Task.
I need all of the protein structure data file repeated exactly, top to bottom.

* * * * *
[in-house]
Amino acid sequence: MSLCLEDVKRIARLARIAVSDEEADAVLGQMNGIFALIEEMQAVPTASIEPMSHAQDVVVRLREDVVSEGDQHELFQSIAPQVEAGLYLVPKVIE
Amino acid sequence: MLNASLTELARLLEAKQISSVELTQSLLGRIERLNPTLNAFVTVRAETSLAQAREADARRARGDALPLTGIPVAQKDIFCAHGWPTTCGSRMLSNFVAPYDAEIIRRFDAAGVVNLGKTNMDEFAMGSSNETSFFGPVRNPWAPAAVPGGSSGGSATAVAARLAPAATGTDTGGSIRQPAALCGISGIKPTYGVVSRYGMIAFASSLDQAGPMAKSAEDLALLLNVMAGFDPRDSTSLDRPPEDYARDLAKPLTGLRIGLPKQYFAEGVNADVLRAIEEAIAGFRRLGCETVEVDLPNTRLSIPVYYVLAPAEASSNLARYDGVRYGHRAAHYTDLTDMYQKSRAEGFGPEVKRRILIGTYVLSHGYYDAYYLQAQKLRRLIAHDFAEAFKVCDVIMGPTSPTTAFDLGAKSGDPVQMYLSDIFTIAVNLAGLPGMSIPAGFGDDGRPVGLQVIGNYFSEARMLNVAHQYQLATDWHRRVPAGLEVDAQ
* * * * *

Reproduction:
[in-house]
Amino acid sequence: MSLCLEDVKRIARLARIAVSDEEADAVLGQMNGIFALIEEMQAVPTASIEPMSHAQDVVVRLREDVVSEGDQHELFQSIAPQVEAGLYLVPKVIE
Amino acid sequence: MLNASLTELARLLEAKQISSVELTQSLLGRIERLNPTLNAFVTVRAETSLAQAREADARRARGDALPLTGIPVAQKDIFCAHGWPTTCGSRMLSNFVAPYDAEIIRRFDAAGVVNLGKTNMDEFAMGSSNETSFFGPVRNPWAPAAVPGGSSGGSATAVAARLAPAATGTDTGGSIRQPAALCGISGIKPTYGVVSRYGMIAFASSLDQAGPMAKSAEDLALLLNVMAGFDPRDSTSLDRPPEDYARDLAKPLTGLRIGLPKQYFAEGVNADVLRAIEEAIAGFRRLGCETVEVDLPNTRLSIPVYYVLAPAEASSNLARYDGVRYGHRAAHYTDLTDMYQKSRAEGFGPEVKRRILIGTYVLSHGYYDAYYLQAQKLRRLIAHDFAEAFKVCDVIMGPTSPTTAFDLGAKSGDPVQMYLSDIFTIAVNLAGLPGMSIPAGFGDDGRPVGLQVIGNYFSEARMLNVAHQYQLATDWHRRVPAGLEVDAQ